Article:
Abigail Sussman, Professor of Marketing at The University of Chicago Booth School of Business, researches how individuals form judgments and make decisions, from underlying mechanisms to applications. She investigates questions at the intersection of psychology, economics, and finance, with the aim of improving financial well-being. Her central research examines psychological biases that can lead consumers to commit errors in budgeting, spending, borrowing, and investing. Her work has been featured in top academic journals across academic fields including the Journal of Consumer Research, Psychological Science, and the Journal of Finance, as well as in popular media outlets including National Public Radio, the New York Times, and the Wall Street Journal.
Dr. Sussman is currently president-elect of the Society for Judgment and Decision Making and an associate editor at the Journal of Experimental Psychology: General. Her prior experience includes work at Goldman Sachs in its equity research division. She earned a bachelor’s degree from Brown University in cognitive science and economics, and a joint PhD from the psychology department and the School of Public and International Affairs at Princeton University.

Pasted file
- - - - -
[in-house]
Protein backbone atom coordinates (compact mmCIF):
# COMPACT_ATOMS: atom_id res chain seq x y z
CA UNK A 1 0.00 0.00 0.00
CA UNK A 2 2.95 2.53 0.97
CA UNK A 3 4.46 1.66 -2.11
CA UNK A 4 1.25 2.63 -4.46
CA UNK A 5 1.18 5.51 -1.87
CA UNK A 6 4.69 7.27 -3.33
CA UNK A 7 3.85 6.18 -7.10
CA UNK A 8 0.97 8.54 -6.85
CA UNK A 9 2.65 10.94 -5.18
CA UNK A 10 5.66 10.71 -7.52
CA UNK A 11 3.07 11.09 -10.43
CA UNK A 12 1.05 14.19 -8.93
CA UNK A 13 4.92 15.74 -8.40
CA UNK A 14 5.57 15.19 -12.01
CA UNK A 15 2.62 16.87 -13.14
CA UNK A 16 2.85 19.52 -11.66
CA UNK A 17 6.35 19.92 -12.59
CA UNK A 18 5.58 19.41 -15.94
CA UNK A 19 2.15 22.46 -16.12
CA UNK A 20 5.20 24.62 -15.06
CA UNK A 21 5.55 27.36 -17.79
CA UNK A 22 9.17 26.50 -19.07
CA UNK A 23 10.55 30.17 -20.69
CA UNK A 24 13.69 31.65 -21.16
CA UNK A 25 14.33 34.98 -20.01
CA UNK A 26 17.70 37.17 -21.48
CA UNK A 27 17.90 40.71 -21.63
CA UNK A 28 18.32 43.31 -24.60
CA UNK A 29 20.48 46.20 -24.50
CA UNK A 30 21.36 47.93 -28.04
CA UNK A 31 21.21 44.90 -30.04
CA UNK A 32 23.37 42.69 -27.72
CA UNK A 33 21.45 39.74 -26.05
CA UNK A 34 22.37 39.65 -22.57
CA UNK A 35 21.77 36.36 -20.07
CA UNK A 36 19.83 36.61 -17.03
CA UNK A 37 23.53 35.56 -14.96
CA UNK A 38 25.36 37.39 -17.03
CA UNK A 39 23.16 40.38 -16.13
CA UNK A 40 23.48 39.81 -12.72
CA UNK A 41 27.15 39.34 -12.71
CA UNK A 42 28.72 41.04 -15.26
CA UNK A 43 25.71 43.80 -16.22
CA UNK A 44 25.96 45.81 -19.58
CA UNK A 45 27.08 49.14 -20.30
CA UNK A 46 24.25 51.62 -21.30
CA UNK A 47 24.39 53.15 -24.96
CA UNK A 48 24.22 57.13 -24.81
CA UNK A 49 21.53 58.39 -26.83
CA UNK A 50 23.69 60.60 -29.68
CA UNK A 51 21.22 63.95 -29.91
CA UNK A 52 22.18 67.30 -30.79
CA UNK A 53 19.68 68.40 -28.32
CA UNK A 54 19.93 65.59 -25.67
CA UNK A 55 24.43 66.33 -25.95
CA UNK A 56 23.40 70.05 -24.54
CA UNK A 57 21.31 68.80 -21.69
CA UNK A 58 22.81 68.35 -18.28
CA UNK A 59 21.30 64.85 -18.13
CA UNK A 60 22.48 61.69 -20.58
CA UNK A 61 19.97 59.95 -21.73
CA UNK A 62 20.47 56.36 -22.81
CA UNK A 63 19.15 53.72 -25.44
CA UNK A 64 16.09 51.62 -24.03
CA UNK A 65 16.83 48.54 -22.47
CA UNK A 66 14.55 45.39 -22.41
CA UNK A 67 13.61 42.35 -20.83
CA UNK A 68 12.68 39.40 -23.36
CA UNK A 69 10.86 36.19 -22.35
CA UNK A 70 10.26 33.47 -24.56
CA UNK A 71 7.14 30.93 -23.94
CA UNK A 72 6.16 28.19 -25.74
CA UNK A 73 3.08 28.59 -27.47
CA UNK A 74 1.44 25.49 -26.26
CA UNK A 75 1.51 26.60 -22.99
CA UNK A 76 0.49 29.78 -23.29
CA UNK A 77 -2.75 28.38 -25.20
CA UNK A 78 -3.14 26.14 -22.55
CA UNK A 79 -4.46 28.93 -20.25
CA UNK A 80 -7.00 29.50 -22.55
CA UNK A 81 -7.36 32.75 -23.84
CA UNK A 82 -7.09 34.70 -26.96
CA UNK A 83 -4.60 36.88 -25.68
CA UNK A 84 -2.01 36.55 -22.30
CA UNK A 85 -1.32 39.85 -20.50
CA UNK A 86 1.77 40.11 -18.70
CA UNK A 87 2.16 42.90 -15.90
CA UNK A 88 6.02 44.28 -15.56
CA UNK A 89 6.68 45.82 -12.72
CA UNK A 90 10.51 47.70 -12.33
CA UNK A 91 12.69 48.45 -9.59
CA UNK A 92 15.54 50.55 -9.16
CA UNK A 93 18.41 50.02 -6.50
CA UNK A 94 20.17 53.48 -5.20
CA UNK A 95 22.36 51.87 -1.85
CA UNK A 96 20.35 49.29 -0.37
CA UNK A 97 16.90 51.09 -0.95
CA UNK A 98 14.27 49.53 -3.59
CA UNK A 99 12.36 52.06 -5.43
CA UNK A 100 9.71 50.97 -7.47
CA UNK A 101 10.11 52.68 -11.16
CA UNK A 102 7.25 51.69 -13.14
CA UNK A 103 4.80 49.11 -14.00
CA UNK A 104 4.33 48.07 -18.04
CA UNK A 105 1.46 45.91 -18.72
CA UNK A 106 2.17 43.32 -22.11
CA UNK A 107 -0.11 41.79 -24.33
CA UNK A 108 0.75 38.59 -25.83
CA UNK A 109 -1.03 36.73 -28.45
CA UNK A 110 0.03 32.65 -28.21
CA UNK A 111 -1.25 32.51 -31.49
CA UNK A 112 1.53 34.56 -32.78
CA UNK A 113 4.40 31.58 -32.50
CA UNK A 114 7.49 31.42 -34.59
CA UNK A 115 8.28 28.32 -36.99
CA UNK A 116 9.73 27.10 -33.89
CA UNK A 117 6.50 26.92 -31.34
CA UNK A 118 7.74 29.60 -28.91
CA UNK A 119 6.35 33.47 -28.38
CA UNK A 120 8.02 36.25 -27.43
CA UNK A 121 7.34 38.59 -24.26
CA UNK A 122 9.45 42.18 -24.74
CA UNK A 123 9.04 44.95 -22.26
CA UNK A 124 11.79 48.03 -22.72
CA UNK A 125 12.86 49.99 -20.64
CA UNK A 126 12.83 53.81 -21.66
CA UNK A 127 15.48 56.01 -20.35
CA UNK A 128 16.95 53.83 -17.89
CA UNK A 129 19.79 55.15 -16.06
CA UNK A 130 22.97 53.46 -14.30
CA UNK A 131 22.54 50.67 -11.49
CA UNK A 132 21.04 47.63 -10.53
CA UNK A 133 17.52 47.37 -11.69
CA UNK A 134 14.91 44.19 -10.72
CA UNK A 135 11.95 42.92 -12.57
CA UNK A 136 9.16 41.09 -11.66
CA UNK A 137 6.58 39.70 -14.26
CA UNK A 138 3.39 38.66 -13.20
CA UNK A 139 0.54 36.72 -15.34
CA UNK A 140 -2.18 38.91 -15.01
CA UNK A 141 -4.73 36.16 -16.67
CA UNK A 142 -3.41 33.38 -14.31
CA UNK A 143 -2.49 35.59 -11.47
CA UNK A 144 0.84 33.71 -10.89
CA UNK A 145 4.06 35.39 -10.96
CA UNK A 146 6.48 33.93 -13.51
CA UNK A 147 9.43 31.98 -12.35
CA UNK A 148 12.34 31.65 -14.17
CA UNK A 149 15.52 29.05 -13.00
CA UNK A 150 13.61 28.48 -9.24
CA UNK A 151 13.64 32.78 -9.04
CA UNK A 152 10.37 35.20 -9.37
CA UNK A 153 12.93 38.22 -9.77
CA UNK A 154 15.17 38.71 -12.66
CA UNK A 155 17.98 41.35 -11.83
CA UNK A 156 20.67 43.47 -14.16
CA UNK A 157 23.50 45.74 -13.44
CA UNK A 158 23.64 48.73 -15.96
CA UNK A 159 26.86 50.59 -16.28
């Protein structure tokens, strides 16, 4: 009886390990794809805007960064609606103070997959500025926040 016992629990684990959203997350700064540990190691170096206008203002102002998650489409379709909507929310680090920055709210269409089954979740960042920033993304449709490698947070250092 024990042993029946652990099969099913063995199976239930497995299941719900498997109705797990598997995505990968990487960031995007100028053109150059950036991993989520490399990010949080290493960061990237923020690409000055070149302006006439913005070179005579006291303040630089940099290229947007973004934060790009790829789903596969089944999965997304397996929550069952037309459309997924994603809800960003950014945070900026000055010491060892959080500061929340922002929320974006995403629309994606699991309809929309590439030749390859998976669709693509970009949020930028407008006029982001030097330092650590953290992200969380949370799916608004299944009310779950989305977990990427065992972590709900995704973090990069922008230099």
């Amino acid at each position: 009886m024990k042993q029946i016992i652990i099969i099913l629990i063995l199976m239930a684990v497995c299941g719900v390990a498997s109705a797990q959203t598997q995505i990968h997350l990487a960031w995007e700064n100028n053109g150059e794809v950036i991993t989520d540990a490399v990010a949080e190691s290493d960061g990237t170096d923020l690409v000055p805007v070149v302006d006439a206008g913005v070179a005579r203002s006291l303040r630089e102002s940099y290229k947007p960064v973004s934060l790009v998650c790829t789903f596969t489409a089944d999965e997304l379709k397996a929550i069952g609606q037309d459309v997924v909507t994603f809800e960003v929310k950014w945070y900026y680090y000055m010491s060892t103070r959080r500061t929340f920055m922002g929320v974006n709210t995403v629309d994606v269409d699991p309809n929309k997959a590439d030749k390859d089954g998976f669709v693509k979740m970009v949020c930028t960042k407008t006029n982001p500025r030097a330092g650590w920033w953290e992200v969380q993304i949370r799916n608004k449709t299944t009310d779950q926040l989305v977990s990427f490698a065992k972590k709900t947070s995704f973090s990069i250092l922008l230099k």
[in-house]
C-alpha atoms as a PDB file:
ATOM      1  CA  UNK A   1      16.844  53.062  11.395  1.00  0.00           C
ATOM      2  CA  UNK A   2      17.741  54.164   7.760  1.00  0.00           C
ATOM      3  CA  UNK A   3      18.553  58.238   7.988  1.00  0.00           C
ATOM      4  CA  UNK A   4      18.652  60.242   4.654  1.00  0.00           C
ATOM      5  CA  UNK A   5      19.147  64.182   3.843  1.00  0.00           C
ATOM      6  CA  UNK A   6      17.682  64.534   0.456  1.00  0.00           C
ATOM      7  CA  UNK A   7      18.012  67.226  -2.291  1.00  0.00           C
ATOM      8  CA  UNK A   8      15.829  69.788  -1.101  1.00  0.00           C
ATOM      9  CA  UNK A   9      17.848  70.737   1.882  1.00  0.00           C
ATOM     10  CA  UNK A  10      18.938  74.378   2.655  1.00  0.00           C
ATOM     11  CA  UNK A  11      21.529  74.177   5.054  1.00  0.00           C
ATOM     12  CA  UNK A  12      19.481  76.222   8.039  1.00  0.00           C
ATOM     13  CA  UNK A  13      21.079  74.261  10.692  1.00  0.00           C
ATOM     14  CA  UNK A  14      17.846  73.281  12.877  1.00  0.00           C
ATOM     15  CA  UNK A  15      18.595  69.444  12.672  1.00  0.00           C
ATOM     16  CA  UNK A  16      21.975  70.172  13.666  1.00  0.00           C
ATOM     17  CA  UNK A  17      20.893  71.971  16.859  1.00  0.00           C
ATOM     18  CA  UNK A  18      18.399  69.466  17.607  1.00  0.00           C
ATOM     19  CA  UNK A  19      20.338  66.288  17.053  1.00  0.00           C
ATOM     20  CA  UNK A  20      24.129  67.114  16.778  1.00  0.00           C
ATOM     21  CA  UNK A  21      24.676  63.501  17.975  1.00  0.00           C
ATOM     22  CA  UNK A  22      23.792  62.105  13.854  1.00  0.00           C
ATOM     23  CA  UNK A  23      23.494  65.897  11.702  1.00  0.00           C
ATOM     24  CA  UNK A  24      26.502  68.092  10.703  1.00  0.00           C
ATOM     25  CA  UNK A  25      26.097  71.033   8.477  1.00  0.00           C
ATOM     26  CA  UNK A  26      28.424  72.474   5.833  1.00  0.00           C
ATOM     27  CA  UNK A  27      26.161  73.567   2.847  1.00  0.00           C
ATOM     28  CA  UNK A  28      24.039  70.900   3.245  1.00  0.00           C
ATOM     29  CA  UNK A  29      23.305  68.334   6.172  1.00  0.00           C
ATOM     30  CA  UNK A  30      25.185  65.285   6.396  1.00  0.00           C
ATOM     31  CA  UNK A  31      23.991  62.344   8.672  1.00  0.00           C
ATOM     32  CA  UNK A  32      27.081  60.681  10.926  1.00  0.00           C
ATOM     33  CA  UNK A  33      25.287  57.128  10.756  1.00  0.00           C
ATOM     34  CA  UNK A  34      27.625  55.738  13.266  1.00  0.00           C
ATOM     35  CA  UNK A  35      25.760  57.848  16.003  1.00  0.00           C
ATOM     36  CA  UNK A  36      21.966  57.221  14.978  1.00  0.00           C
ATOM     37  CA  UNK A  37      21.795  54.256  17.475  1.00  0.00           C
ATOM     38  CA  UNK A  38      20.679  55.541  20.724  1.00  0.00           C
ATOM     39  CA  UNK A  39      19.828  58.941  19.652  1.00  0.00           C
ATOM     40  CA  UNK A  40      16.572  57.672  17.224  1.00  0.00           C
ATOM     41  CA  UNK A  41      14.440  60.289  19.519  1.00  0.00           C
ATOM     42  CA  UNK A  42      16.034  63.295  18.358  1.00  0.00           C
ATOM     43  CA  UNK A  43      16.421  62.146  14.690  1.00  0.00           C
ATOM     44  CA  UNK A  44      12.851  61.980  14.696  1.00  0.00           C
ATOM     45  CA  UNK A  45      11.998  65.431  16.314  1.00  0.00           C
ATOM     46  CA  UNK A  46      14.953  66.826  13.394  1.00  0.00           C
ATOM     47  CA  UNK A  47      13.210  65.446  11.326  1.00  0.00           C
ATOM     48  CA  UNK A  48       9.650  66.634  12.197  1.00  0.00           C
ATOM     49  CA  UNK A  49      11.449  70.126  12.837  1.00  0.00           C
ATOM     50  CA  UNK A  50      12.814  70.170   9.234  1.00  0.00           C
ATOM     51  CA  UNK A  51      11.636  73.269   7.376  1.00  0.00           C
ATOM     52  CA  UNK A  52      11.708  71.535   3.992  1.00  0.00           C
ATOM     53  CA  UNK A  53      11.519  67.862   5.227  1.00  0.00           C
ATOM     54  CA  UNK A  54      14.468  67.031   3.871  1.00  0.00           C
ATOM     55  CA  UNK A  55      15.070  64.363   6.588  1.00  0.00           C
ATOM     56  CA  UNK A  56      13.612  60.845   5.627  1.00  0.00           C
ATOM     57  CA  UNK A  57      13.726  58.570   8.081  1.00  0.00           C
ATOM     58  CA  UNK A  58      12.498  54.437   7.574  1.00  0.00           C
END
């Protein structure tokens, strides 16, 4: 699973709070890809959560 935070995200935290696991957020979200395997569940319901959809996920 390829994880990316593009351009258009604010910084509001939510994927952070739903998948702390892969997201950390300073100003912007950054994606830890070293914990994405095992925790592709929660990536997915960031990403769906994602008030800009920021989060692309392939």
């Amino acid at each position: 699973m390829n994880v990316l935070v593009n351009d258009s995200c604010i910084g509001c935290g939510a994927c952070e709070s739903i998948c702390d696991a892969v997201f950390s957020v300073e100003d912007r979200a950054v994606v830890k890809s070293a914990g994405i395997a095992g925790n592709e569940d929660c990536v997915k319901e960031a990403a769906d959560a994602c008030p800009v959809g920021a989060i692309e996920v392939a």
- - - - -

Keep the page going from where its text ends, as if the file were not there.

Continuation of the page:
Sussman, Abigail B. and Rourke L. O'Brien (in press). Knowing when to spend: Unintended financial consequences of earmarking to encourage savings. Journal of Marketing Research.
Sussman, Abigail B., Kristina Petkova, and Alexander Todorov, 2013. Competence ratings in the US predict presidential election outcomes in Bulgaria. Journal of Experimental Social Psychology, 49 (4), 771-775.
Sussman, Abigail B., and Adam L. Alter, 2012. The exception is the rule: Underestimating and overspending on exceptional expenses. Journal of Consumer Research, 39 (December), 800-814.
Sussman, Abigail B., and Eldar Shafir, 2012. On assets and debt in the psychology of perceived wealth. Psychological Science, 23 (1), 101-108.
Sussman, Abigail B., and Christopher Y. Olivola, 2011. Axe the tax: Taxes are disliked more than equivalent costs. Journal of Marketing Research, 48 (November), 91-101.